Former students of Santa Clara Law International Human Rights Clinic (“IHRC”) submitted a report to the UN Special Rapporteur on the Human Rights of Migrants advocating for eliminating immigration detention of children in the United States.

UN Special Rapporteurs (SRs) are independent experts appointed by the U.N. Human Rights Council under a country mandate or a thematic mandate. Their job is to monitor human rights situations, respond to individual complaints, conduct studies, and assess specific human rights violations. The mandate of the SR on the Human Rights of Migrants was first created in 1999 by the Commission on Human Rights (now the Human Rights Council), and it covers all countries. This is true regardless of ratification of any specific treaty, including the International Convention on the Protection of the Rights of All Migrant Workers and Members of Their Families – a treaty to which the U.S. is not a party.

The report by former IHRC students, Katherine Mirassou, Heather Fuchs, and Michelle Devereaux, was submitted in response to the SR’s request for input on a thematic report to the 75th session of the General Assembly on ending immigration detention of children and seeking adequate reception and care for them. The submitted report will be used to inform the SR’s work on this thematic report. The report addresses some of the work done by the Clinic in the area of immigrant detention over the last couple of years, as immigrant detention has come to the forefront of public discourse and under the spotlight of human rights advocates.

The report addresses 5 questions posed by the SR:

  1. Legislation and policy that prohibits or restricts the use of immigration detention of children and their families in the U.S. This includes the Flores Agreement, which mandates a 20-day detention limit with a basic standard of care for detained migrant children. The Trafficking Victims Protection Reauthorization Act (TVPRA) of 2008 codified some of the protections of the Flores Settlement, in part providing that unaccompanied children cannot be held by Customs and Border Patrol for more than 72 hours and then must be placed in the “least restrictive setting” possible once custody is transferred to the Department of Health and Human Services. The report all discusses AB 32- California Ban on Private Prisons as Immigration Detention Centers, which took effect on January 1, 2020. The law banned all private prisons within the state, including for use as immigrant detention centers, whereby disincentivizing detention altogether.
  2. Existing non-custodial alternatives to immigration detention of children in the US and how they effectively enhance the protection of the rights of migrant children and their families. The report discusses ICE’s defunct Family Case Management Program that provided support to families released from detention, as well as the previous success of providing additional financial resources for programs to ensure legal representation and access to community-based support organizations rather than increasing the budgets of detention centers.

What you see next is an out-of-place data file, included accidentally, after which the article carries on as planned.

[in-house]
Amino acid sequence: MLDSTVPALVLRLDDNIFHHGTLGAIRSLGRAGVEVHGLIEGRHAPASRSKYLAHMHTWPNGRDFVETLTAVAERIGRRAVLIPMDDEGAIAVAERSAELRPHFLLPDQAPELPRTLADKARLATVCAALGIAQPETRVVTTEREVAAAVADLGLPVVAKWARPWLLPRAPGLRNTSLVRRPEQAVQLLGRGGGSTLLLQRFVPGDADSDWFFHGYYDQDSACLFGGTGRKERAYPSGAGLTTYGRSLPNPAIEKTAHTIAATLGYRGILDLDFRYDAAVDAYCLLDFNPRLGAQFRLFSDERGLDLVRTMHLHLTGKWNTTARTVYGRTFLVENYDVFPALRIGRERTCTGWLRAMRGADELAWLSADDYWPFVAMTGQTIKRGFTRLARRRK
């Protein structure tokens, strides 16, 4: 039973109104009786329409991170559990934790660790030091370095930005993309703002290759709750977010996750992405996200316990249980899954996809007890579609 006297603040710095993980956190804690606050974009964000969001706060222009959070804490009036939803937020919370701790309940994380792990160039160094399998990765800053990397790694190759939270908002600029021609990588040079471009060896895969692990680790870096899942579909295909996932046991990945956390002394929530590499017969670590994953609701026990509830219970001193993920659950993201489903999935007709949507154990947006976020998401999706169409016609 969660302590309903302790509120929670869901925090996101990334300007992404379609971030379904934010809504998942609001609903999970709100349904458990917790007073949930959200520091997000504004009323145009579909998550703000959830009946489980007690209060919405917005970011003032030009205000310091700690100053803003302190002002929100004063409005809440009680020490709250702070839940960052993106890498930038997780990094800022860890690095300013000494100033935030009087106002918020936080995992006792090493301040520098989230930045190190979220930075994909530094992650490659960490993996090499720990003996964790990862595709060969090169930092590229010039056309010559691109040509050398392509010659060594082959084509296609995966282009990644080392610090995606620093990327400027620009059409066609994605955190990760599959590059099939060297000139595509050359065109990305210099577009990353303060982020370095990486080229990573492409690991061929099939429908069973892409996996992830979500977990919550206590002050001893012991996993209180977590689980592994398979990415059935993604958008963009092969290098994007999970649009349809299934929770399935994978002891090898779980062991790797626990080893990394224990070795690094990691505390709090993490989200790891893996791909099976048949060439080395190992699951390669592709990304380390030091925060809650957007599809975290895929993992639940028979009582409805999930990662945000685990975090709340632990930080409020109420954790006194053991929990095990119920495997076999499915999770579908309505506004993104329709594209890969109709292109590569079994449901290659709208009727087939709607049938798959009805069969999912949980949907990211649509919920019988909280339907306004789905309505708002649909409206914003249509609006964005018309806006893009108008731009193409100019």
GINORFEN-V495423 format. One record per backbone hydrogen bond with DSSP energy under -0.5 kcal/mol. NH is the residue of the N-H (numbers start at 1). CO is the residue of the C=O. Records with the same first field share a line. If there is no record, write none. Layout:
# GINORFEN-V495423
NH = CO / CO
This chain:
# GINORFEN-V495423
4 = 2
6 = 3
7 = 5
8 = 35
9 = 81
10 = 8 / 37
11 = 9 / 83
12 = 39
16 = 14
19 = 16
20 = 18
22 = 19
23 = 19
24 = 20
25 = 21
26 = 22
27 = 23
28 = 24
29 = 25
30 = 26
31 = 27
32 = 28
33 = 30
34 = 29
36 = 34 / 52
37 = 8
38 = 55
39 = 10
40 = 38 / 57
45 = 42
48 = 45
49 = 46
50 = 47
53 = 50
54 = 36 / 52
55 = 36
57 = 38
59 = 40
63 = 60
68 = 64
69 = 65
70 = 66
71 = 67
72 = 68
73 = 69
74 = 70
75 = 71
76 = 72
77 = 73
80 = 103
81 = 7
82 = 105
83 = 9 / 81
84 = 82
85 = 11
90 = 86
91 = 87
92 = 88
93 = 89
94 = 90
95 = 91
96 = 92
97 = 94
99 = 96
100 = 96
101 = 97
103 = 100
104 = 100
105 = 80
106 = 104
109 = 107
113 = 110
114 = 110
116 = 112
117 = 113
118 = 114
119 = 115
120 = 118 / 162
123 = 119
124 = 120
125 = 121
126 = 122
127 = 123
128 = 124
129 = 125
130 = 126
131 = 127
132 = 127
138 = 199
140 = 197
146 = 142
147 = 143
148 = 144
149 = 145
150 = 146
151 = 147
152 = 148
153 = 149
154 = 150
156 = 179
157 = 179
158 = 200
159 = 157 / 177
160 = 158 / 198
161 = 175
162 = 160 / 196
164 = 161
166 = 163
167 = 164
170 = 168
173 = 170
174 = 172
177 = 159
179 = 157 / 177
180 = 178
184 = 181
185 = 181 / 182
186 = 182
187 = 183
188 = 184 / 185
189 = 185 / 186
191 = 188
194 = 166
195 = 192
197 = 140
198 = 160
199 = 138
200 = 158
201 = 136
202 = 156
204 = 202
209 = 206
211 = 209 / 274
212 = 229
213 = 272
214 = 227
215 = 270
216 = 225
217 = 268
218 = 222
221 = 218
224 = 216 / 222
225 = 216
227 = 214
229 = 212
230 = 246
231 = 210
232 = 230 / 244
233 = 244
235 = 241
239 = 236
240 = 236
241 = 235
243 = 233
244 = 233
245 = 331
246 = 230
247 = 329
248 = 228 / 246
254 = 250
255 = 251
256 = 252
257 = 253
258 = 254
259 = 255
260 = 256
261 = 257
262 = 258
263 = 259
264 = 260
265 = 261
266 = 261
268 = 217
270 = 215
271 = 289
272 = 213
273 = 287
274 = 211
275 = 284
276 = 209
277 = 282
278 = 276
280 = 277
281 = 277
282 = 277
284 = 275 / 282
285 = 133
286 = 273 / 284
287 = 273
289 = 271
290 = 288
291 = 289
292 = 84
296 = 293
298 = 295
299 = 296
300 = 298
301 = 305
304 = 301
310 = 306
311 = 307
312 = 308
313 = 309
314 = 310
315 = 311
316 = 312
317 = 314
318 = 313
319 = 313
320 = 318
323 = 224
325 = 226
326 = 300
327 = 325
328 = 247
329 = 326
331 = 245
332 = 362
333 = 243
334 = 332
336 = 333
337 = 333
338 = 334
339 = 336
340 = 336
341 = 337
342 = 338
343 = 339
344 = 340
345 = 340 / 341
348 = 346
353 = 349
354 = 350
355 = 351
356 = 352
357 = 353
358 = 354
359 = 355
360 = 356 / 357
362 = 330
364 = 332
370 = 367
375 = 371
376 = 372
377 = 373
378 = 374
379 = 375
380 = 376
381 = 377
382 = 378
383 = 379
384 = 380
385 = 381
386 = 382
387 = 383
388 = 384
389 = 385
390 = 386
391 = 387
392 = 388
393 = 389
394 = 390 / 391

3. Existing good practices taken in the US to protect the human rights of migrant children and their families while their migration status is being resolved. The report discusses in more depth the Flores Settlement and the TVPRA, in addition to the US Commission on Civil Rights report from October 2019, which recommended that immigrant detention centers in the US meet certain requirements of care.
  4. Challenges or obstacles in the development or implementation of alternatives to immigration detention of children and their families. The US government argues that strategies such as the “zero-tolerance” policy disincentivize migrants from abandoning their immigration court hearings upon release from detention centers, although all experts counter this assertion. Additionally, the US government publicly acknowledged that because the purpose of the “zero tolerance” policy is deterrence, the brutal conditions detained immigrants face in detention and the lasting detrimental effects on migrant children as a result of family separation and indefinite detention were an explicitly intended consequence of the policy. The report emphasizes that not only are policies used by the U.S. government inhumane and the harm long-lasting, but they have been proven to be ineffective in deterring immigration.
  5. Support other stakeholders could provide to strengthen the development or implementation of non-custodial alternatives to immigration detention of children and their families. The report urges that the US government be held accountable for the human rights violations it has committed against immigrant children in the course of its detention policies, and that these policies must be put to an end before any child endures further irreparable harm. Further, stakeholders must ensure that the Flores Settlement remains in effect and should demand that the U.S. ratify the Convention on the Rights of the Child.

Katherine Mirassou is an IHRC student.